These topics comprise the material normally taught in a high school Algebra 1 course.
 Chapter 1: Introduction
Variables, Order of Operations, Equations, Translating Words into Symbols and Equations, An Approach to Problem Solving
 Chapter 2: Real Numbers
Basic Assumptions, The Number Line, Addition and Subtraction, The Distributive Property, Multiplication, Reciprocals, Division of Real Numbers
 Chapter 3: Solving Equations
Balancing Equations with Addition and Subtraction, Balancing Equations with Multiplication and Division, Solving Equations in Multiple Steps, Equations with Variables on Both Sides, Problem Solving using Charts
 Chapter 4: Polynomials
Exponents, Addition and Subtraction of Polynomials, Multiplying Monomials, Powers of Monomials, Multiplying Polynomials, Formulas, DistanceRateTime Problems, Area Problems, Problems with No Solutions
 Chapter 5: Factoring
Factoring Integers, Dividing Monomials, Monomial Factors, Multiplying Binomials, Difference of Two Squares, Squaring Binomials, Factoring Patterns, Factoring by Grouping, Factoring by Multiple Methods, Using Factoring to Solve Problems
 Chapter 6: Fractions
Simplifying Fractions, Multiplying and Dividing Fractions, Least Common Denominators, Adding and Subtracting Fractions, Mixed Expressions, Polynomial Long Division
 Chapter 7: Applying Fractions
Ratios, Proportions, Equations with Fractional Coefficients, Fractional Equations, Percents, Mixture Problems, Negative Exponents, Scientific Notation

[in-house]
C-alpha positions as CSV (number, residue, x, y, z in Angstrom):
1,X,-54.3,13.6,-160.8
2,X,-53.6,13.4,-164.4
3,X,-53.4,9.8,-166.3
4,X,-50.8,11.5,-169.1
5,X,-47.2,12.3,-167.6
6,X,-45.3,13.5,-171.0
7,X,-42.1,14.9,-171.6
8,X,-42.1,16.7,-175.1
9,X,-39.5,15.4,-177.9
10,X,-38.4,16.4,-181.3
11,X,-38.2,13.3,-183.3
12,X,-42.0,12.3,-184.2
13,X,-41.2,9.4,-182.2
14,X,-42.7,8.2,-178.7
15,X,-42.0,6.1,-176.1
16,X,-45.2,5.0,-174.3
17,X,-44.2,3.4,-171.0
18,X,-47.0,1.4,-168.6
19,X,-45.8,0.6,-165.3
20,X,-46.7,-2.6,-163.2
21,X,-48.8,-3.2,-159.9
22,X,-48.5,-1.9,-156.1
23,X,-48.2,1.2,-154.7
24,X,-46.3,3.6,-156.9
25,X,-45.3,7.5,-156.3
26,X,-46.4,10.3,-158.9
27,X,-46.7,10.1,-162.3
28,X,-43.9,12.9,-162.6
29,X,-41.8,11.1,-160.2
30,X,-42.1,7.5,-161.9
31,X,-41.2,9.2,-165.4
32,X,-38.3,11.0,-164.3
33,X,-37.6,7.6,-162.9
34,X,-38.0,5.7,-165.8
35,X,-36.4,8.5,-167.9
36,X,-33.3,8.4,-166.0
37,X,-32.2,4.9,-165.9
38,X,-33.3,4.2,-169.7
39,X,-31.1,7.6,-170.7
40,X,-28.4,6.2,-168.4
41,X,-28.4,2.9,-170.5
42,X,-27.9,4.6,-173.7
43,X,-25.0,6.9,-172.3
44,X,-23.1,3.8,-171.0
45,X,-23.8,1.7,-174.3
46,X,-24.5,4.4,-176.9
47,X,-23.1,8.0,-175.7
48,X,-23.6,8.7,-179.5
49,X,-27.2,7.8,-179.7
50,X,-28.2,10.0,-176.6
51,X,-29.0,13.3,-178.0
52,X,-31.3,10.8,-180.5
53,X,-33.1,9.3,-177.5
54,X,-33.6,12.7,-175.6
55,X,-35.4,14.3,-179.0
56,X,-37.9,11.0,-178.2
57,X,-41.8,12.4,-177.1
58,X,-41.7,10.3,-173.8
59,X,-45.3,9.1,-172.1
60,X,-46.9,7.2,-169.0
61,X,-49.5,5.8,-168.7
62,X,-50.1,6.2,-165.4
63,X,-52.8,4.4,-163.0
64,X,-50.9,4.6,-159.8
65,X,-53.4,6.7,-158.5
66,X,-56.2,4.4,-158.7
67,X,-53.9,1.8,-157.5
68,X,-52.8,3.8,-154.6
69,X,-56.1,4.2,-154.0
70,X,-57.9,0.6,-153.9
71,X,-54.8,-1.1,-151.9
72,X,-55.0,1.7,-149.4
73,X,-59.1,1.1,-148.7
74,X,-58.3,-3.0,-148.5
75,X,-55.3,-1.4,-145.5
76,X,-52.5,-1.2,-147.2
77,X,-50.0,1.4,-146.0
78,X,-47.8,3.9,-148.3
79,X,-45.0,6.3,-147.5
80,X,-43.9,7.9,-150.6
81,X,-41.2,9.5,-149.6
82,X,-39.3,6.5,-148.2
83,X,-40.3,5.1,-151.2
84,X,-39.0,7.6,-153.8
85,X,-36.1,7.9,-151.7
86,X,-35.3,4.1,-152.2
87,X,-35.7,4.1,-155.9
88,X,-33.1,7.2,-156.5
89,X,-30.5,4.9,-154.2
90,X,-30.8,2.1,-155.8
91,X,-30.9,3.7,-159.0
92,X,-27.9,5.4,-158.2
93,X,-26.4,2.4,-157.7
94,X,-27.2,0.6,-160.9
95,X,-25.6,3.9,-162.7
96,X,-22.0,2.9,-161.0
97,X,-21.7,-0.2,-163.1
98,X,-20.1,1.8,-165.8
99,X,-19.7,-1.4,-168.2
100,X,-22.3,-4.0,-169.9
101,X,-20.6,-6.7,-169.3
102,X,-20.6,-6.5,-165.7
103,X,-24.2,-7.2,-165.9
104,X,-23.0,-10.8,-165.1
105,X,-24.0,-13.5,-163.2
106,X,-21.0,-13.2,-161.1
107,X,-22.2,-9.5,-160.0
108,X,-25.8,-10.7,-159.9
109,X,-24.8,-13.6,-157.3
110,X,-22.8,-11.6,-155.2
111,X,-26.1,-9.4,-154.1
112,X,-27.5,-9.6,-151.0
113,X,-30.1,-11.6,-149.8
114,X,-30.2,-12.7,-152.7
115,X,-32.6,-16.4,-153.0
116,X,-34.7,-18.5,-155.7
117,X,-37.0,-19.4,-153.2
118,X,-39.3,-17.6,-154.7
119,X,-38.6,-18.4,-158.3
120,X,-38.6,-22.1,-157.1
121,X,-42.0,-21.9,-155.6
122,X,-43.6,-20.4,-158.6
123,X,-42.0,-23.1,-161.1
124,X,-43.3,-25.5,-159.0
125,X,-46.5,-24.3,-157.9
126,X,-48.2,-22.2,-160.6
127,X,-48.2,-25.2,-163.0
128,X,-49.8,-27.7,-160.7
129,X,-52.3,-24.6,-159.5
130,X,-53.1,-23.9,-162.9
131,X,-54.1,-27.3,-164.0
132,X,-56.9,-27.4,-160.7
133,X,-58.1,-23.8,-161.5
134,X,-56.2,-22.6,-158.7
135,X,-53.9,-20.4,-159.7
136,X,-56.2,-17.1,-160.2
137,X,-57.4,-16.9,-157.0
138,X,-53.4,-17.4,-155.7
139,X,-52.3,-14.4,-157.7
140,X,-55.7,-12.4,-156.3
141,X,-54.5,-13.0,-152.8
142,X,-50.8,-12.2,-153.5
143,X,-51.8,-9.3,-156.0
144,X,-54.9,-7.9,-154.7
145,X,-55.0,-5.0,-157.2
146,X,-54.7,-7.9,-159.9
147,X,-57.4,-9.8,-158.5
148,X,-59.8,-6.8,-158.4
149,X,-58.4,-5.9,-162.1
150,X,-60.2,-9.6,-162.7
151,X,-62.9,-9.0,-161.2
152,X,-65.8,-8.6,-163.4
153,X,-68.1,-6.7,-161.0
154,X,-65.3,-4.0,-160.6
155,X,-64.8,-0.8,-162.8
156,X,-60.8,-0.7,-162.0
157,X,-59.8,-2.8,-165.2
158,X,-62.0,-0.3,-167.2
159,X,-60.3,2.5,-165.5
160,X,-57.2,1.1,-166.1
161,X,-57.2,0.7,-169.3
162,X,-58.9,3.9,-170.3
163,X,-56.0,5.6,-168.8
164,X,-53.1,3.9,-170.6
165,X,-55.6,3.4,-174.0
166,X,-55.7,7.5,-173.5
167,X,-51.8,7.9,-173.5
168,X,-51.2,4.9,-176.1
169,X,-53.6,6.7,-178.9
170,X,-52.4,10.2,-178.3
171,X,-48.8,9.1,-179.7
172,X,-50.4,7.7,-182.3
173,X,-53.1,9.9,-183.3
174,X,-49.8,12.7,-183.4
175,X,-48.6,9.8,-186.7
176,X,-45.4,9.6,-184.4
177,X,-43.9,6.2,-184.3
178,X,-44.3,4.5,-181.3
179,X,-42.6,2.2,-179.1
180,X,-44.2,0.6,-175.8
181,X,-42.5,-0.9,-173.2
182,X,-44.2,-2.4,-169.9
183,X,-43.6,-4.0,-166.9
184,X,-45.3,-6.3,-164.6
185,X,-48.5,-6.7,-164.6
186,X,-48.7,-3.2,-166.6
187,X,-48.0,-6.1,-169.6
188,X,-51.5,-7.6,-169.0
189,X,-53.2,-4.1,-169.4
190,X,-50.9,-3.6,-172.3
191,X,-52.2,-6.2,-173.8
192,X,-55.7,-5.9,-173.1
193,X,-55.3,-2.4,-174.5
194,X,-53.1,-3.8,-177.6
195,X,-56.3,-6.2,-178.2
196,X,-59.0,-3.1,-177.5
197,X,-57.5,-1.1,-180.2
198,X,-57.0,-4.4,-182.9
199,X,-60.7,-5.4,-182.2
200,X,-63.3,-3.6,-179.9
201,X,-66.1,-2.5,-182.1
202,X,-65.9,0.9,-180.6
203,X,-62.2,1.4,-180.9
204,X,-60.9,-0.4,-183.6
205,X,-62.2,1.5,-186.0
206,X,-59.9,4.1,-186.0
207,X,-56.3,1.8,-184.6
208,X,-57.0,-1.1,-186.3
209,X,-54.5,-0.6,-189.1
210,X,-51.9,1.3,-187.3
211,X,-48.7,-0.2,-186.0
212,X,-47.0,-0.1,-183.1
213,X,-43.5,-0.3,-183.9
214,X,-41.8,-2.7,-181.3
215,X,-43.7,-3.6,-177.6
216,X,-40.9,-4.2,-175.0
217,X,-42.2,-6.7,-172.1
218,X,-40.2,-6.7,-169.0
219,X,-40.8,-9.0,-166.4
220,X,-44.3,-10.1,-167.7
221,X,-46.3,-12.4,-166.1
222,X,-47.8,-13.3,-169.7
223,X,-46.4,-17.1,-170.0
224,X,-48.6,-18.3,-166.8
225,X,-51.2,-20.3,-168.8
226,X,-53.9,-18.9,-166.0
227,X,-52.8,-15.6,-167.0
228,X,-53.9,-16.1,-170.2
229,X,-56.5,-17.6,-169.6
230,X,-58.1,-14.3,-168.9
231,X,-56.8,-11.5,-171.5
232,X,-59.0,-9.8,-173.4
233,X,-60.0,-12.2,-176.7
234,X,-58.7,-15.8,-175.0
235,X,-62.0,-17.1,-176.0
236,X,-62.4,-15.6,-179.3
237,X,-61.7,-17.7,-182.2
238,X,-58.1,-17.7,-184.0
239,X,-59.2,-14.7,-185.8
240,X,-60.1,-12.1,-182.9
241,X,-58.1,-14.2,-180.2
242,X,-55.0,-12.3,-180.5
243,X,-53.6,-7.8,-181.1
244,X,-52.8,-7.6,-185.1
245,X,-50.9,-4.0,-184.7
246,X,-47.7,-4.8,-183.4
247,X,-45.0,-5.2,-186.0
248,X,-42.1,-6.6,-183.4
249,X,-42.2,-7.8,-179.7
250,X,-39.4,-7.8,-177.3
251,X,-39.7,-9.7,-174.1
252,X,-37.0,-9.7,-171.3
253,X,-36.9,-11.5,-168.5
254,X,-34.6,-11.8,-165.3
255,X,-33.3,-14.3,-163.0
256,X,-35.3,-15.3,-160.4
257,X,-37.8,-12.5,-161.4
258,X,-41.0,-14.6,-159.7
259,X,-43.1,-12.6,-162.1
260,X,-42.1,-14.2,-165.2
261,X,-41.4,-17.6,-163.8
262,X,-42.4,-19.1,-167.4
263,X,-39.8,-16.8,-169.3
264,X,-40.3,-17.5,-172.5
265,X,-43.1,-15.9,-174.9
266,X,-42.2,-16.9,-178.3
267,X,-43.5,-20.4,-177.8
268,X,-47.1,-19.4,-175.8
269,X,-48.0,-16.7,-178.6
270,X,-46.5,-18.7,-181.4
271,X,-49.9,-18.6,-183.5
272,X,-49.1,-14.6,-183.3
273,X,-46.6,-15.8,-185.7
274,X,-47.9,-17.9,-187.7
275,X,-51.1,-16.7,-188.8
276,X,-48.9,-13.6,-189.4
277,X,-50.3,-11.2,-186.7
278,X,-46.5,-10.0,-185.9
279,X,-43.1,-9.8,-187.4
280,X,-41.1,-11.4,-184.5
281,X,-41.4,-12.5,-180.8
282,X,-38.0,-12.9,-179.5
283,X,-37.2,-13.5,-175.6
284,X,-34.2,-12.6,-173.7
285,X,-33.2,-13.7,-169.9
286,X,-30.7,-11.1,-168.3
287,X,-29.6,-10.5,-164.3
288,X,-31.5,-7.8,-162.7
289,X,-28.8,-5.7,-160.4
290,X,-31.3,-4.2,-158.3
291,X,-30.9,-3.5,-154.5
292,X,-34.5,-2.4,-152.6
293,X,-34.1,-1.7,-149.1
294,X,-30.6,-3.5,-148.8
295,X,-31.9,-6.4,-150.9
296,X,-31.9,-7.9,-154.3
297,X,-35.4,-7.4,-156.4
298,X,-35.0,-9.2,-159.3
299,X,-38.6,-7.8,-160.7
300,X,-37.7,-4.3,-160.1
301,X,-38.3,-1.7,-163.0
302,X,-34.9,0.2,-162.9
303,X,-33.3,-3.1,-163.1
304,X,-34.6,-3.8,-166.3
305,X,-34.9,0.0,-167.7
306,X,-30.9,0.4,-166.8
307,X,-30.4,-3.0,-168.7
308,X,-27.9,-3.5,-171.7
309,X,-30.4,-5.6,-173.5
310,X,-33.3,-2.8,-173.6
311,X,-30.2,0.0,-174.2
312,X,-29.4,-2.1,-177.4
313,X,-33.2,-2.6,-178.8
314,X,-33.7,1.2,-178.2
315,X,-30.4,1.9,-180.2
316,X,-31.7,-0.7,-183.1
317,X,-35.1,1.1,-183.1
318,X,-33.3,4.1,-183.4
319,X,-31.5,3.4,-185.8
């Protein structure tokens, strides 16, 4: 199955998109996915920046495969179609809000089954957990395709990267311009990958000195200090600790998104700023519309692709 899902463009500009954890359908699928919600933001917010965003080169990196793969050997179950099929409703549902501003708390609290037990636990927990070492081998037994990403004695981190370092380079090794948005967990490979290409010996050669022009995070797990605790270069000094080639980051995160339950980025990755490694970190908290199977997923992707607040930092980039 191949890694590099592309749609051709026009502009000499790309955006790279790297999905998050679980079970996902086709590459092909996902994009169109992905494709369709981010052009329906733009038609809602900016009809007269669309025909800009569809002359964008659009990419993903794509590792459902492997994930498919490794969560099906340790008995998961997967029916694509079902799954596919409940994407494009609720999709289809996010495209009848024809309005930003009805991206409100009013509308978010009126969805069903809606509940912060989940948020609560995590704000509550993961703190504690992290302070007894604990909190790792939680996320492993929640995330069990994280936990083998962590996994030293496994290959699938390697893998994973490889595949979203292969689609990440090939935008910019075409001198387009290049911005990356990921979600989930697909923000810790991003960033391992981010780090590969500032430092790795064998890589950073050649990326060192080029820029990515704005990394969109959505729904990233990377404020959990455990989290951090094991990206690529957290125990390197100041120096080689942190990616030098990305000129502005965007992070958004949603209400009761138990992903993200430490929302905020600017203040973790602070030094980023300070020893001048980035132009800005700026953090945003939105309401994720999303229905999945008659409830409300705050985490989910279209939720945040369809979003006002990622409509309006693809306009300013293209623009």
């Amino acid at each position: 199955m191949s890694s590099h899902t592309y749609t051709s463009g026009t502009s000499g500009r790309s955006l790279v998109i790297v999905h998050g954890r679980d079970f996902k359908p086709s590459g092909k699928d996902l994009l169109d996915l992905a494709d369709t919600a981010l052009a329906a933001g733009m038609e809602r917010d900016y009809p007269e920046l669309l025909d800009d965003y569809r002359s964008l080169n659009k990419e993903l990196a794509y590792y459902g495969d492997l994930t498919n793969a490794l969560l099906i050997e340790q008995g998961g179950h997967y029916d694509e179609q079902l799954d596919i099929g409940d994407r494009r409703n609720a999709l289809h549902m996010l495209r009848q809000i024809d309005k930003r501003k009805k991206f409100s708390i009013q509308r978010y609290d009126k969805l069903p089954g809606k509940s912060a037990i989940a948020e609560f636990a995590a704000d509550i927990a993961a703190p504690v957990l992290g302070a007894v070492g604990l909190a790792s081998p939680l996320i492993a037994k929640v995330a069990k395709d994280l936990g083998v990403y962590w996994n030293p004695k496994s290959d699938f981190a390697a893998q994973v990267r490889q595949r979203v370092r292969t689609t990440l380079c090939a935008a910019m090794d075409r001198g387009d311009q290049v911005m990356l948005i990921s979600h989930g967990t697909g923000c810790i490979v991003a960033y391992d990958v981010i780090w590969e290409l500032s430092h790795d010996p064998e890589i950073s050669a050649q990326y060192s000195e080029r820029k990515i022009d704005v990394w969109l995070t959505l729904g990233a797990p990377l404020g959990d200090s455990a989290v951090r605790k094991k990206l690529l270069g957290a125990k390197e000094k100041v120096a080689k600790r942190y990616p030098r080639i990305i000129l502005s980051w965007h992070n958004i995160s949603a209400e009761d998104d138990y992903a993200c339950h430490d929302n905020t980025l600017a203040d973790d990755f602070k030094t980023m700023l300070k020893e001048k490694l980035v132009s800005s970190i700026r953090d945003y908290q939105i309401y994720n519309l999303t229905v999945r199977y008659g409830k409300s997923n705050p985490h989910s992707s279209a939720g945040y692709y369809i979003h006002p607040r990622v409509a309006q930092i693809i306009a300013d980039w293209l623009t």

Chapter 8: Functions
Equations in Two Variables, Graphs of Points and Lines, The Slope of a Line, The SlopeIntercept Form of a Linear Equation, Determining the Equation of a Line, Linear and Quadratic Functions, Direct and Inverse Variation
 Chapter 9: Systems of Equations
Graphical Solutions to Systems of Equations, Solving Systems by Substitution, Solving Systems by Linear Combination, Applications of Systems of Equation
 Chapter 10: Inequalities
Order of Real Numbers, One Step Inequalities, Multiple Step Inequalities, Compound Inequalities, Absolute Value Inequalities, Graphing Linear Inequalities, Systems of Inequalities
 Chapter 11: Rational and Irrational Numbers
Properties of Rational Numbers, Decimal Forms of Rational Numbers, Rational Square Roots, Irrational Square Roots, The Pythagorean Theorem, Mathematical Operation of Radicals, Simple Radical Equations
 Chapter 12: Quadratic Functions
Quadratic Equations with Perfect Squares, Completing the Square, The Quadratic Formula, Graphs of Quadratic Equations, The Discriminant, Solving Problems Involving Quadratic Equations.